'If we can ever live peacefully again in Myanmar, we will return'

Tayeba Begum
Tayeba Begum is a mother of five-year-old twins. She fled Myanmar in 2017 with nothing but the clothes on her back. Now, five years later, Tayeba describes life in the camps for the twins and herself. Despite longing to go back home, she says it is difficult to return to Myanmar without knowing if her rights would be ensured

Two Rohingyas, Tayeba Begum and Razi, have described harrowing tales of persecution by the Myanmar army five years ago and their bleak future of uncertainty going back to their homelands.

Doctors Without Borders (Médecins Sans Frontières) took testimony of these fateful Rohingyas in July. Prothom Alo collected those from Doctors Without Borders.

“My twin girls, Nur Ankis and Nur Bahar, were only six-month-old babies when we escaped from our homeland in Myanmar. I ran with them. All we had with us were the clothes we were wearing," she lamented.

"After the killings began, we couldn’t stay in Myanmar any longer. We had to save ourselves. The military were brutally murdering Rohingya and burning their houses."

"Even two years prior to us leaving in 2017, young men were being taken and tortured. At the time, my son was afraid and left for India. He’s still there."

When I fled with my babies, we crossed jungles and muddy roads in the soaking rain to get to Bangladesh. The journey was difficult, especially with children. After reaching the border, people were resting wherever they could, but there was nowhere to shelter. We sat in the bushes or under trees if it rained heavily, waiting and hoping for assistance.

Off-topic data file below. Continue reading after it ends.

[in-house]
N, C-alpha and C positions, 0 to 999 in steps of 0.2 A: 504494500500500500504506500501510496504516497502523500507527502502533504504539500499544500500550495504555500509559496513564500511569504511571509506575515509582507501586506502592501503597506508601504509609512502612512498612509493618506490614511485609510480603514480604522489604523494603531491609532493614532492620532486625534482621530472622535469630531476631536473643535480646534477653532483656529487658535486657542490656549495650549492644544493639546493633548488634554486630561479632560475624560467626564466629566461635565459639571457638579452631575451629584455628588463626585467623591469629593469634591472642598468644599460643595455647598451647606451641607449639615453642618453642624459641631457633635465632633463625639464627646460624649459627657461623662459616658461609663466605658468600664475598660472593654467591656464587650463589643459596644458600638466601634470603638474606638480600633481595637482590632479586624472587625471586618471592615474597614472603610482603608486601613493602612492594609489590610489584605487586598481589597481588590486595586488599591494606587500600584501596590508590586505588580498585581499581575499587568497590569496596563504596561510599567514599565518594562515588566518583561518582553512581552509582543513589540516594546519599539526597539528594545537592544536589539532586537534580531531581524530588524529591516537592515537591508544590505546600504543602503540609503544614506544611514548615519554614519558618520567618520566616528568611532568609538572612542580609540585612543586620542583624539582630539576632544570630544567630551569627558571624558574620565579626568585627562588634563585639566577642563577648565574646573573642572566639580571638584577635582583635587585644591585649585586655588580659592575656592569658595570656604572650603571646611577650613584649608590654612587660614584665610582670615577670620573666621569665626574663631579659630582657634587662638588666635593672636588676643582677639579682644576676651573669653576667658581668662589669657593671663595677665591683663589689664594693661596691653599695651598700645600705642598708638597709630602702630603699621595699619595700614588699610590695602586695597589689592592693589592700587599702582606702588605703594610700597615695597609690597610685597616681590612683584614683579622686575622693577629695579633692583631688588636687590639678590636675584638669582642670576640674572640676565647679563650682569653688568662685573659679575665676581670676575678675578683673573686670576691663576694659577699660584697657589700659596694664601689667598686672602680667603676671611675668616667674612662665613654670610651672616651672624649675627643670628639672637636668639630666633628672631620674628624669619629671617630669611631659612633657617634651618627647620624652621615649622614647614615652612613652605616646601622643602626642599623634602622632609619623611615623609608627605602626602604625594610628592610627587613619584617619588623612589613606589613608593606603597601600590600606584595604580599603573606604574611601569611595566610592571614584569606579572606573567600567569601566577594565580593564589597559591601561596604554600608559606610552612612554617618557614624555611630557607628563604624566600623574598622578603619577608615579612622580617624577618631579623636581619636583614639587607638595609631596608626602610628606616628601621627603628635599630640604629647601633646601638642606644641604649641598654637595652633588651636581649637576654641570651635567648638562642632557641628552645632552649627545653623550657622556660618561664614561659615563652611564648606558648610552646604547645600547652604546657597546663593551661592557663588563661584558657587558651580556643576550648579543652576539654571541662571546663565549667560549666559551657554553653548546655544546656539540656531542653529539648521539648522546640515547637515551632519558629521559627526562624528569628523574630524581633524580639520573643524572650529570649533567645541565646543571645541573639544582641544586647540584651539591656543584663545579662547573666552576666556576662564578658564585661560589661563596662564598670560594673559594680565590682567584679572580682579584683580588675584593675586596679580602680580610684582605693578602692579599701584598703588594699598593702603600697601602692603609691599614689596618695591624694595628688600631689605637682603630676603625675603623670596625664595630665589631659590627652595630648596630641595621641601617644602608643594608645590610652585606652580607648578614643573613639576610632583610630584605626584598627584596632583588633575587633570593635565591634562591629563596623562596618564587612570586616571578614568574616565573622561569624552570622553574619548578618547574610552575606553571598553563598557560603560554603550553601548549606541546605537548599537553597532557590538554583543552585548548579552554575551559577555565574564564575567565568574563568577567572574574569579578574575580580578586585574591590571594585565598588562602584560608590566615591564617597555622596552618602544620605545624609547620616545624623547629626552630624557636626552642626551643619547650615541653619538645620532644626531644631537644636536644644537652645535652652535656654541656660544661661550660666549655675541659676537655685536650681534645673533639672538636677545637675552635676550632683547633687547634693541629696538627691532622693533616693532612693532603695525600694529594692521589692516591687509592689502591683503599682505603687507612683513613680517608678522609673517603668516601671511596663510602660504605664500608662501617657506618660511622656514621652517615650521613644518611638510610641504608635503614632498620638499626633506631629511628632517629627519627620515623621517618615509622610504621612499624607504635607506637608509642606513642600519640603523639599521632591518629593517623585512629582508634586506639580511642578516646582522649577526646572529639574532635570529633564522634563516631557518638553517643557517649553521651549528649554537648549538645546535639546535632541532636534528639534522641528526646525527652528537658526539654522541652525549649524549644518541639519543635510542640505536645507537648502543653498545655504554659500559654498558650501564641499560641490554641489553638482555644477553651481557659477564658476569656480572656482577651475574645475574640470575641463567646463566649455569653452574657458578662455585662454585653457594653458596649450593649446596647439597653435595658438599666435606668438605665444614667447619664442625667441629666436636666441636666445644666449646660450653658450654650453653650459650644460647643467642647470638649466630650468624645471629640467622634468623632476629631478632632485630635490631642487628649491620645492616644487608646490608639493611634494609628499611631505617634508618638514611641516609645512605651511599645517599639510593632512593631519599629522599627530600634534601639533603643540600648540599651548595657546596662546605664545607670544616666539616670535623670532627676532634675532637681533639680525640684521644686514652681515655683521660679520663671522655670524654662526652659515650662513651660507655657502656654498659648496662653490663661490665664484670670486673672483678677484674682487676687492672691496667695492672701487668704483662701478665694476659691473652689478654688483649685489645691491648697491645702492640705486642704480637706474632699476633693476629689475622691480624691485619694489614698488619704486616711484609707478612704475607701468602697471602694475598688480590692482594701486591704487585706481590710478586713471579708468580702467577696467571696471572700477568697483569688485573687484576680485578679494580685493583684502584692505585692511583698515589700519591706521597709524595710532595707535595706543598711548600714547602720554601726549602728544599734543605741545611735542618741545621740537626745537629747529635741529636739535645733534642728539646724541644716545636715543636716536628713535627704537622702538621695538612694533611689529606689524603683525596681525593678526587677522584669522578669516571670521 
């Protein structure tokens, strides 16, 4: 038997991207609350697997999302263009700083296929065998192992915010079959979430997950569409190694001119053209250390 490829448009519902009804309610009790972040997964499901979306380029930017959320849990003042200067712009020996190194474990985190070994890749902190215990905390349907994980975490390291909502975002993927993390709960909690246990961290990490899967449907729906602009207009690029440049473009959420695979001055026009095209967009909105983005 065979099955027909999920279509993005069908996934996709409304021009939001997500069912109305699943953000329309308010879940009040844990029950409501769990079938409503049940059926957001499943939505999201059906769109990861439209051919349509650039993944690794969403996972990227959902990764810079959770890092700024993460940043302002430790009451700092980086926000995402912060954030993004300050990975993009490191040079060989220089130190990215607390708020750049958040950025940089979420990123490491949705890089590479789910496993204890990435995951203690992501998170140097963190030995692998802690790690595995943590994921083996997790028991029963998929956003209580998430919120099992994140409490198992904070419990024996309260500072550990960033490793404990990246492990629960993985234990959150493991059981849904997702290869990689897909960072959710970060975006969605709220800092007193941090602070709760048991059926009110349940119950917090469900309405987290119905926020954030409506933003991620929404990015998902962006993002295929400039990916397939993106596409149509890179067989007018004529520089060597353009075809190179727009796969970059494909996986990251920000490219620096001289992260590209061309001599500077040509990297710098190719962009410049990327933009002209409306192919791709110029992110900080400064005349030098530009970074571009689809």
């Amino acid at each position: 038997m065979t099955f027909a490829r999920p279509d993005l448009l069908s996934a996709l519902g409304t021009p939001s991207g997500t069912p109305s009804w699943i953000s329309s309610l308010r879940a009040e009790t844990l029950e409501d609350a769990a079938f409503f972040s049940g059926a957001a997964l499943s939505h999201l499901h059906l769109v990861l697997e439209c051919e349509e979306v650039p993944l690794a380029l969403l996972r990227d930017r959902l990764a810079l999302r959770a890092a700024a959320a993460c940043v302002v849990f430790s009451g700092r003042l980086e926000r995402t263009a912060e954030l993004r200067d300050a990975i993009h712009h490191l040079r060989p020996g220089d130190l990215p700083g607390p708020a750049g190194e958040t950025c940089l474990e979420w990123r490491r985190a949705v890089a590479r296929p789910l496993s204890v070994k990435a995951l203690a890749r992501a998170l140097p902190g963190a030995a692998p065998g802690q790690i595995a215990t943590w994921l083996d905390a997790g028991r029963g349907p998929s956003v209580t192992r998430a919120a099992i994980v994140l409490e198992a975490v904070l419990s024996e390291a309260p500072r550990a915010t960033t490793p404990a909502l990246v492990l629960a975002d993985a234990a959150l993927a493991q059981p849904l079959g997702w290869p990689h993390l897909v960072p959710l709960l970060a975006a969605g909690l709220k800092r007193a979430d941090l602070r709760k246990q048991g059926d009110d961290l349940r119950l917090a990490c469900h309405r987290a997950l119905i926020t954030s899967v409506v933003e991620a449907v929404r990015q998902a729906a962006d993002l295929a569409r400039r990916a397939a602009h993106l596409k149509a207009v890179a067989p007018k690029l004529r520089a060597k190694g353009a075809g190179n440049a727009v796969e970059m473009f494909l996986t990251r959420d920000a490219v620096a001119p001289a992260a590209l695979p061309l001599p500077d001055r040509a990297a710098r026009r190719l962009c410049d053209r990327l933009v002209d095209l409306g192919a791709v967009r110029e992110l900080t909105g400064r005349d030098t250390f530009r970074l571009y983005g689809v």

We ate whatever we could find to survive. My daughters became weak and vomited whenever I tried to feed them. They suffered for a long time as it was difficult to find medicine when we arrived.

A few days after our arrival [to Cox’s Bazar], shelters were built for us out of cloth and bamboo. Now, we live here in the refugee camps. My twins are five years old now. It has been five years of living in distress.

We have shelter, but beyond that, we do not have much for our children. We depend on food assistance and worry about what to feed them and if it’s enough. We worry about how to clothe them and how to educate them.

I cannot provide what they need as I have no money. Sometimes I eat less than I should because in my heart, I want to sell the extra food to buy my children something.

This is how we are living – half fed. Otherwise, I cannot buy my children anything.

Sometimes I hear from my son in India. He calls every two or three months. I don’t have a mobile phone and can only speak with him when he calls someone else’s.

I have not seen him for years and I miss him and my home in Myanmar terribly. I long for peace. If we can ever live peacefully again in Myanmar, we will return. Why wouldn’t we return if justice is served to us and we are given citizenship? Is it not our homeland also? But how can we return if our rights are not ensured? Where will we live, since our houses have been destroyed? How can we go back if our children could be taken away and murdered?

You can keep us here or transfer us to another country, we will not refuse, but I would not go back to Myanmar without justice being served.”

Mohamed Hussein